25 Feb 2008 : Column 807
geographic limits on enlargement. The EU has association agreements with countries that it would not accept into membership, including countries in north Africa and the middle east. Surely it is right that the European Union, which has been very good for development in central and eastern Europe, should apply that same expertise and those same strictures further afield, particularly in the poorest countries.

Mr. Streeter: The hon. Gentleman anticipates my second point, which is that of course enlargement has natural limitations. We can count the number of countries that we know could fit comfortably in the European Union. Of course, enlargement must happen at a pace that the whole enterprise can cope with, but it is membership and the journey towards membership that brings the benefits. My thesis is that when the EU starts to undertake a different kind of development—external development—it does not do it very well. That triggers a debate on whether it should do it at all, in the way that it is trying to do it, or whether external development is better left to member states or other agencies. If I have time, I hope to develop those thoughts.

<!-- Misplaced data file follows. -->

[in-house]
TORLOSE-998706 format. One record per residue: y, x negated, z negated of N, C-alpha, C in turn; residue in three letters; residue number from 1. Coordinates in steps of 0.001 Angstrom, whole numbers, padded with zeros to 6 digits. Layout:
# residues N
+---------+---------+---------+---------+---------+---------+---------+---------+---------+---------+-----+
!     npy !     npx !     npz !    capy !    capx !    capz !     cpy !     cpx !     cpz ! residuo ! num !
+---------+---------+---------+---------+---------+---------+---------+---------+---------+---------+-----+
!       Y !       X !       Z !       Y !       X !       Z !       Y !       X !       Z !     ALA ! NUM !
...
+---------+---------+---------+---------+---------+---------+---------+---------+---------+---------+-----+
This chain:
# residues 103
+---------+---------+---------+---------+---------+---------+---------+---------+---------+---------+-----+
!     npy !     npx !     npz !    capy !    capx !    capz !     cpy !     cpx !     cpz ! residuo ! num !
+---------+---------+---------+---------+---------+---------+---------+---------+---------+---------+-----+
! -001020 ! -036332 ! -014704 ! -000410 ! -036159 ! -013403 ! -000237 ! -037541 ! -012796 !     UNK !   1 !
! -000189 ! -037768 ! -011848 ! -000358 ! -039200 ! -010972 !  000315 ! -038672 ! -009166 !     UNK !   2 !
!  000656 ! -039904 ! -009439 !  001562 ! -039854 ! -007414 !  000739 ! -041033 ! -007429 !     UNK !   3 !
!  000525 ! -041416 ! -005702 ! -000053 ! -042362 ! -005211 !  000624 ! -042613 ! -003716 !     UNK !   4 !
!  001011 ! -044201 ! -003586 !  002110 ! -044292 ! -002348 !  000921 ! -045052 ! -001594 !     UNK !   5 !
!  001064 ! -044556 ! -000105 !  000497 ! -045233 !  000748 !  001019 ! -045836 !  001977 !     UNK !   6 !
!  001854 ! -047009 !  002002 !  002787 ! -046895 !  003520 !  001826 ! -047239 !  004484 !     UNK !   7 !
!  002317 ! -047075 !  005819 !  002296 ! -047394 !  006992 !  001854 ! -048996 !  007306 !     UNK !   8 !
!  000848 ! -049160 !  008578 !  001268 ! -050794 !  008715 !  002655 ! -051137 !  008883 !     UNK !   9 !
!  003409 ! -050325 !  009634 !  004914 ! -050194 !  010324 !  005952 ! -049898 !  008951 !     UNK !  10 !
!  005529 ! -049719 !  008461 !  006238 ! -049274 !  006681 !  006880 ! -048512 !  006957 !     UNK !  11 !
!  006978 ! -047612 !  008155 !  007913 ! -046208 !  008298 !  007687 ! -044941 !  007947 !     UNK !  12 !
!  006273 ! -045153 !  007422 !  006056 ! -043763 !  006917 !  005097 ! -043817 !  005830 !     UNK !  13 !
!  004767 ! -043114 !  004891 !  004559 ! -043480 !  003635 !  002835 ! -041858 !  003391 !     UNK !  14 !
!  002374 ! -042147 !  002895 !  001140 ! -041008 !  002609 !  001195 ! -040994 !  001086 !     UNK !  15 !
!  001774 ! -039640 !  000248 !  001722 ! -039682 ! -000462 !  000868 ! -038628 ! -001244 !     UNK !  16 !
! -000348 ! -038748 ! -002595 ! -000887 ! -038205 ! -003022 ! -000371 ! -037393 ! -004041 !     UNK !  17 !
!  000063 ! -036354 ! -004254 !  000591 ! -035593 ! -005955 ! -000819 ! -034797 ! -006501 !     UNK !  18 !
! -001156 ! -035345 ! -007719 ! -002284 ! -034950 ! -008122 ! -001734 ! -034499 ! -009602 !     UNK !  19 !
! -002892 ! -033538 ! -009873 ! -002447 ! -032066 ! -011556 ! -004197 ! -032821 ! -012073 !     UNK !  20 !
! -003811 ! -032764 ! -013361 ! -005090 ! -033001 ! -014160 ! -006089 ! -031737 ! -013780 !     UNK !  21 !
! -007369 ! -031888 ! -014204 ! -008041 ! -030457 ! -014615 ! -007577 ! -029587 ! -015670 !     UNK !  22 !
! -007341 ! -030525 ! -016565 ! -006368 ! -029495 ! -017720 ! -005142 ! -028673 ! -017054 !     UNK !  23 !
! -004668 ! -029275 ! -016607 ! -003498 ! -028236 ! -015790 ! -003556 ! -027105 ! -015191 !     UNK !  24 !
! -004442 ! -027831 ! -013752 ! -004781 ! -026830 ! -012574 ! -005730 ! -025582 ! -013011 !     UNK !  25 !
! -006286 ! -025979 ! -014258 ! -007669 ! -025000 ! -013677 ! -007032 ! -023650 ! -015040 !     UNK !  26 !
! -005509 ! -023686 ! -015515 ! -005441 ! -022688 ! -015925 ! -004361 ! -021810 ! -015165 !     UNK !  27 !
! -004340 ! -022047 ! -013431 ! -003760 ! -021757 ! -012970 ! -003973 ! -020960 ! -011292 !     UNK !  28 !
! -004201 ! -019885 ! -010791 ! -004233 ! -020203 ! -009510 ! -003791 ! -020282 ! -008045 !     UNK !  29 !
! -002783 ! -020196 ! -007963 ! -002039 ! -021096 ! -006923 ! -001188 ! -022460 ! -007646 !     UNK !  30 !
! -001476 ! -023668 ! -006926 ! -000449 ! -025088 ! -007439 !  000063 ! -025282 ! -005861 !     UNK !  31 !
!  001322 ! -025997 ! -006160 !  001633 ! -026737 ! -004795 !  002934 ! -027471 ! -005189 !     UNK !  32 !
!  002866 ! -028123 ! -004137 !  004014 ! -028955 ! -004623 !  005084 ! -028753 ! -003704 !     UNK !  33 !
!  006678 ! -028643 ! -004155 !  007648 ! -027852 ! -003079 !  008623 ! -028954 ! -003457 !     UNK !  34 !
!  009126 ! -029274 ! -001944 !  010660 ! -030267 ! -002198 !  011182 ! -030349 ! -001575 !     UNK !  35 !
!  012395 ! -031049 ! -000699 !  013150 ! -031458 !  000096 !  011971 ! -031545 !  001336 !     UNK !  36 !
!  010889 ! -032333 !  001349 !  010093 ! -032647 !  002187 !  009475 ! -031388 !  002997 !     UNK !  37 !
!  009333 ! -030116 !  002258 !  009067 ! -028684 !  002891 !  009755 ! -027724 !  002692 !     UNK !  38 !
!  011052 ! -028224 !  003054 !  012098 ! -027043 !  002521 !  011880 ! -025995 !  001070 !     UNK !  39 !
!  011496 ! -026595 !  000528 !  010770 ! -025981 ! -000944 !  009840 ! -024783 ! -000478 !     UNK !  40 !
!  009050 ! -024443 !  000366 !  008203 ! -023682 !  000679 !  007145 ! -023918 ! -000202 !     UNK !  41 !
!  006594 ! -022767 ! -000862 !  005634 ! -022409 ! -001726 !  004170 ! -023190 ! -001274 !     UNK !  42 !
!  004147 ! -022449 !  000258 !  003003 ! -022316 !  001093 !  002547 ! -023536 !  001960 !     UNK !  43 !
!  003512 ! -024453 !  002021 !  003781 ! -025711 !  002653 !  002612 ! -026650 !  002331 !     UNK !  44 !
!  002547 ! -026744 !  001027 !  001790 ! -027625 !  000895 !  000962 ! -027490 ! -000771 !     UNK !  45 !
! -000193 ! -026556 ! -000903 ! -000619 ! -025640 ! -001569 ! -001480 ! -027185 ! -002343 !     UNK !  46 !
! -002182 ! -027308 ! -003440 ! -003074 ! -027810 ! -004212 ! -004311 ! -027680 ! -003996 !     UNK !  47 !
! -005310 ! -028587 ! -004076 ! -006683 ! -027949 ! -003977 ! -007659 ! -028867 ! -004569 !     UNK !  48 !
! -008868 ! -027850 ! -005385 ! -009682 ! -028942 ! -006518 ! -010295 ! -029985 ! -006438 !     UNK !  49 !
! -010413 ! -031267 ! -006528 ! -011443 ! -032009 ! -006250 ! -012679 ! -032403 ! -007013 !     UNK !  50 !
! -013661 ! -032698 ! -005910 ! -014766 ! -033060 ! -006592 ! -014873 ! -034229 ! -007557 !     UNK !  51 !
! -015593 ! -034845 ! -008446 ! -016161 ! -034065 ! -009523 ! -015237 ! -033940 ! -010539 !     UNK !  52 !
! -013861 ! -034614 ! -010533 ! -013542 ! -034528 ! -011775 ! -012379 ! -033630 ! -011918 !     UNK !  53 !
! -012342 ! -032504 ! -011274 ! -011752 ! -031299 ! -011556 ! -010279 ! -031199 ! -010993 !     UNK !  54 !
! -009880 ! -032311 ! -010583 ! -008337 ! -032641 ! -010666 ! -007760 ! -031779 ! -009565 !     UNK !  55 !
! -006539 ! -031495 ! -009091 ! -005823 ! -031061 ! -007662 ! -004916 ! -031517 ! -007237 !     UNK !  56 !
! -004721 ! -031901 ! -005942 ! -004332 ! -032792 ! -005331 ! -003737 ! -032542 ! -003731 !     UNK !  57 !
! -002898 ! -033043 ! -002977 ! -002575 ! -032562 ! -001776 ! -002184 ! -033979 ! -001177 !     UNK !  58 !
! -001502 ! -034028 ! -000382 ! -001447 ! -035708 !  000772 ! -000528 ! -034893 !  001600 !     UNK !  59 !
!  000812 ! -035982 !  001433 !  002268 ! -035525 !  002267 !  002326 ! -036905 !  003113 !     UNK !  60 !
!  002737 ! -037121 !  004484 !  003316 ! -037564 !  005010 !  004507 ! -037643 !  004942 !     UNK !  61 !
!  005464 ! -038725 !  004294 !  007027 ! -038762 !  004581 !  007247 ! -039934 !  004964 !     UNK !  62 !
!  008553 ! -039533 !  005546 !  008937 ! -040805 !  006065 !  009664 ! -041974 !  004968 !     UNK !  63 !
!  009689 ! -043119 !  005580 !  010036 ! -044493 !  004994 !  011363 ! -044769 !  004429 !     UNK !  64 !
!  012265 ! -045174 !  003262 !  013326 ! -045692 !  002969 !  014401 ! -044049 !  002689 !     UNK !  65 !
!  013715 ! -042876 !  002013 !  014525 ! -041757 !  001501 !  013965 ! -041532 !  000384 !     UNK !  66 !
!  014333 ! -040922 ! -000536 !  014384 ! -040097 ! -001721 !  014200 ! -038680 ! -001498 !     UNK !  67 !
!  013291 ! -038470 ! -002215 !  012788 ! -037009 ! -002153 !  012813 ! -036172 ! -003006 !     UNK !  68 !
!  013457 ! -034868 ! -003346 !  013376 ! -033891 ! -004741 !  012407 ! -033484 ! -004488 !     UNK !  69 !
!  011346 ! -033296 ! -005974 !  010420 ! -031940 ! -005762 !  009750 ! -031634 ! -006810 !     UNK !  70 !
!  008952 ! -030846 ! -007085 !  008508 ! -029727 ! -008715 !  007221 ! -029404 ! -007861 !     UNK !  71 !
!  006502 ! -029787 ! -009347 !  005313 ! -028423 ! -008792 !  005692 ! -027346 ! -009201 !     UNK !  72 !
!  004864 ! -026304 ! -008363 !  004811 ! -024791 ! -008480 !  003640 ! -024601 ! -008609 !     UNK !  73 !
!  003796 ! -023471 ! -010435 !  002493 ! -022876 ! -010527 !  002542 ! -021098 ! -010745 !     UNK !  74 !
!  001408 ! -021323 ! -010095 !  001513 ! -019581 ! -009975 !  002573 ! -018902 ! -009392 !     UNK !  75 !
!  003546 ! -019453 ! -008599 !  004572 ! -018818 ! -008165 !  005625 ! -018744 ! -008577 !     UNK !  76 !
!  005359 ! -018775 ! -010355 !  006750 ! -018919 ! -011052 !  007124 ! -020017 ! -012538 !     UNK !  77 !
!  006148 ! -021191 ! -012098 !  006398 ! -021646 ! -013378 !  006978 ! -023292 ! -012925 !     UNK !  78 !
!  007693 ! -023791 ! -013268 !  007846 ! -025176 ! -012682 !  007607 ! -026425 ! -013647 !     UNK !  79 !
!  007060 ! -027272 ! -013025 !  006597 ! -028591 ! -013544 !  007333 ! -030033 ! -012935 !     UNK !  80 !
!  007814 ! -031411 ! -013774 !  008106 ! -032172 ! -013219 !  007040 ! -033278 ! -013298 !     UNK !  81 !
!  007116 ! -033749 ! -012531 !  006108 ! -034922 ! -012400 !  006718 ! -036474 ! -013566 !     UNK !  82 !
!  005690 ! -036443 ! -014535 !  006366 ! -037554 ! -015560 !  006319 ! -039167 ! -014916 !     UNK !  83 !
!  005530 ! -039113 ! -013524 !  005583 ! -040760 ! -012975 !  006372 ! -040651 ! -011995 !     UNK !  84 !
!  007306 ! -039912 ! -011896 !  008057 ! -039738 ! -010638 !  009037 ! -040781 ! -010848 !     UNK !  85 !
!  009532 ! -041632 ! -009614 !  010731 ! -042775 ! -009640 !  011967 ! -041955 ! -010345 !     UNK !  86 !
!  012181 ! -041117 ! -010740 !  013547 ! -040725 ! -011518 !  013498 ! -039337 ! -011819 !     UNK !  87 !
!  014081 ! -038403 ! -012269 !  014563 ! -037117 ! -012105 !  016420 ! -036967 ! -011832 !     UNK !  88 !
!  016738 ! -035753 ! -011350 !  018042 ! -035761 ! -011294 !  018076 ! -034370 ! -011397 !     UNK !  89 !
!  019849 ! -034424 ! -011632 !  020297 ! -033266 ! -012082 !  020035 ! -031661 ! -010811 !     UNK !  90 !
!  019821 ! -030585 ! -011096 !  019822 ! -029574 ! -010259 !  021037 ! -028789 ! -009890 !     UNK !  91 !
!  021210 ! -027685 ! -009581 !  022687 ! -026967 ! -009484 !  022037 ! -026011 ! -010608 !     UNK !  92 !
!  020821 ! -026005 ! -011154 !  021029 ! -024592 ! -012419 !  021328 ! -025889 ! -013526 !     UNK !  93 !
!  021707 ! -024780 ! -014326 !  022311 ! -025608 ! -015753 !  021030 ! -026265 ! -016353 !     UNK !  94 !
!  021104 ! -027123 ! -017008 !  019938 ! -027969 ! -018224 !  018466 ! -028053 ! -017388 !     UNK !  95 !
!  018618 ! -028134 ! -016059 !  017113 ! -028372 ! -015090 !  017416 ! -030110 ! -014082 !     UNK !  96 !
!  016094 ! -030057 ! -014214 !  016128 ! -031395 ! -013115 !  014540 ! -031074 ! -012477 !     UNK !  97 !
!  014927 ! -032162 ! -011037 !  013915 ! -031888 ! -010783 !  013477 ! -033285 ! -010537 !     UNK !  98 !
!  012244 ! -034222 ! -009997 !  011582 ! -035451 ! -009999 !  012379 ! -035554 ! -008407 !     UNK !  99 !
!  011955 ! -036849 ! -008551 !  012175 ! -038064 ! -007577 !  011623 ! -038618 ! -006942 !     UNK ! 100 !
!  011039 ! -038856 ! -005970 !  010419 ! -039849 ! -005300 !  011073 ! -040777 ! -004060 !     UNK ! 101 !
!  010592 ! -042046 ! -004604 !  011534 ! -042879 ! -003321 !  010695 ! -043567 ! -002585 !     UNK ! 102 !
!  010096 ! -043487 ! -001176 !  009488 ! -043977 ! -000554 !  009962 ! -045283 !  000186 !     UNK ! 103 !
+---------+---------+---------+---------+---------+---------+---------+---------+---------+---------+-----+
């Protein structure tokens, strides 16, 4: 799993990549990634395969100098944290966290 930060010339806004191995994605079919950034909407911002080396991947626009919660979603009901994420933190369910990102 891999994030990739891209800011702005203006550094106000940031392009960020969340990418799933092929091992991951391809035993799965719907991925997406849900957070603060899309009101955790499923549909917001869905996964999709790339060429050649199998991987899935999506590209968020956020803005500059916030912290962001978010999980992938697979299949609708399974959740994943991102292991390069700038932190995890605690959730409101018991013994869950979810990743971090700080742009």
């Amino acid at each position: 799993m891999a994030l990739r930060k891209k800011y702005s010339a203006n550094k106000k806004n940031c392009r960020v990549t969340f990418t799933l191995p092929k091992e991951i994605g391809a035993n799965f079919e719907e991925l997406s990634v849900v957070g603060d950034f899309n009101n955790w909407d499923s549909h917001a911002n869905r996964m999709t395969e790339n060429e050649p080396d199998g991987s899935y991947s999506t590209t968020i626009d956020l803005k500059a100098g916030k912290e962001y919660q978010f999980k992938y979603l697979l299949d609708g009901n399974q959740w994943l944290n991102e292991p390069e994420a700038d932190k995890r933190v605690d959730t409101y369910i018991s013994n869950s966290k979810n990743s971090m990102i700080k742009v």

Putting aside the great success of enlargement, my observation is that the performance of EU development over the past decade or two has been woeful. We have considered statistics on the performance of the EU. In the three years in which I shadowed the right hon. Member for Birmingham, Ladywood (Clare Short), then Secretary of State for International Development, there were a number of international humanitarian crises and disasters. On every single occasion, the aid that DFID was able to provide was immediate, proportionate, relevant and helpful, but the assistance that I saw ECHO try to provide was nearly always far too late, was bureaucratic, did not work or did not arrive. There was a huge gap between the assistance that the UK could provide in a humanitarian crisis, and what the EU was able to deliver.